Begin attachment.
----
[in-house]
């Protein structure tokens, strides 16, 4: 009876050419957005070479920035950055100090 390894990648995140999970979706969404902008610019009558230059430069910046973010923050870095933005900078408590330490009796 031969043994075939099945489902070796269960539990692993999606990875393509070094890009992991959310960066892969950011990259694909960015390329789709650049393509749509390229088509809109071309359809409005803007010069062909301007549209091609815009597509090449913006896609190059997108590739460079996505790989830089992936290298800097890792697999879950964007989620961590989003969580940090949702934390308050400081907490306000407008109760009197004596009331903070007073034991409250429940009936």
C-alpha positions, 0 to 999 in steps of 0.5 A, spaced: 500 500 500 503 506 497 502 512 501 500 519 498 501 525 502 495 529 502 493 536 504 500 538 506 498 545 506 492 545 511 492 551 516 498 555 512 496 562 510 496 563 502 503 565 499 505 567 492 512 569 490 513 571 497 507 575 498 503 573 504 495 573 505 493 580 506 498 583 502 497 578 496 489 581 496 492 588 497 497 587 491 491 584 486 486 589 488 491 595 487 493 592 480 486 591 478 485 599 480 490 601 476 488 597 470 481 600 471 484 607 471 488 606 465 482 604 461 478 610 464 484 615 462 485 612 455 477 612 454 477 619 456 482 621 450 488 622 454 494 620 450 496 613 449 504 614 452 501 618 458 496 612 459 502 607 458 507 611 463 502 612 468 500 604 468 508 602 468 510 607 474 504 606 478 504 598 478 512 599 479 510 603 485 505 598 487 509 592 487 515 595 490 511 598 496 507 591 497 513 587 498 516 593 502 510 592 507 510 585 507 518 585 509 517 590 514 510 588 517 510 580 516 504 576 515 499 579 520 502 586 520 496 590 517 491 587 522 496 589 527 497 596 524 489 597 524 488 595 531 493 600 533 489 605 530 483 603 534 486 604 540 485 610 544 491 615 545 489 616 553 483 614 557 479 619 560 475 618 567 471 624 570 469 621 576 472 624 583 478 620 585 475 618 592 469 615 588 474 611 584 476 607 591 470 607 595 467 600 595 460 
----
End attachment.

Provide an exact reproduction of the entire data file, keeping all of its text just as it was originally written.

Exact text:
[in-house]
């Protein structure tokens, strides 16, 4: 009876050419957005070479920035950055100090 390894990648995140999970979706969404902008610019009558230059430069910046973010923050870095933005900078408590330490009796 031969043994075939099945489902070796269960539990692993999606990875393509070094890009992991959310960066892969950011990259694909960015390329789709650049393509749509390229088509809109071309359809409005803007010069062909301007549209091609815009597509090449913006896609190059997108590739460079996505790989830089992936290298800097890792697999879950964007989620961590989003969580940090949702934390308050400081907490306000407008109760009197004596009331903070007073034991409250429940009936």
C-alpha positions, 0 to 999 in steps of 0.5 A, spaced: 500 500 500 503 506 497 502 512 501 500 519 498 501 525 502 495 529 502 493 536 504 500 538 506 498 545 506 492 545 511 492 551 516 498 555 512 496 562 510 496 563 502 503 565 499 505 567 492 512 569 490 513 571 497 507 575 498 503 573 504 495 573 505 493 580 506 498 583 502 497 578 496 489 581 496 492 588 497 497 587 491 491 584 486 486 589 488 491 595 487 493 592 480 486 591 478 485 599 480 490 601 476 488 597 470 481 600 471 484 607 471 488 606 465 482 604 461 478 610 464 484 615 462 485 612 455 477 612 454 477 619 456 482 621 450 488 622 454 494 620 450 496 613 449 504 614 452 501 618 458 496 612 459 502 607 458 507 611 463 502 612 468 500 604 468 508 602 468 510 607 474 504 606 478 504 598 478 512 599 479 510 603 485 505 598 487 509 592 487 515 595 490 511 598 496 507 591 497 513 587 498 516 593 502 510 592 507 510 585 507 518 585 509 517 590 514 510 588 517 510 580 516 504 576 515 499 579 520 502 586 520 496 590 517 491 587 522 496 589 527 497 596 524 489 597 524 488 595 531 493 600 533 489 605 530 483 603 534 486 604 540 485 610 544 491 615 545 489 616 553 483 614 557 479 619 560 475 618 567 471 624 570 469 621 576 472 624 583 478 620 585 475 618 592 469 615 588 474 611 584 476 607 591 470 607 595 467 600 595 460 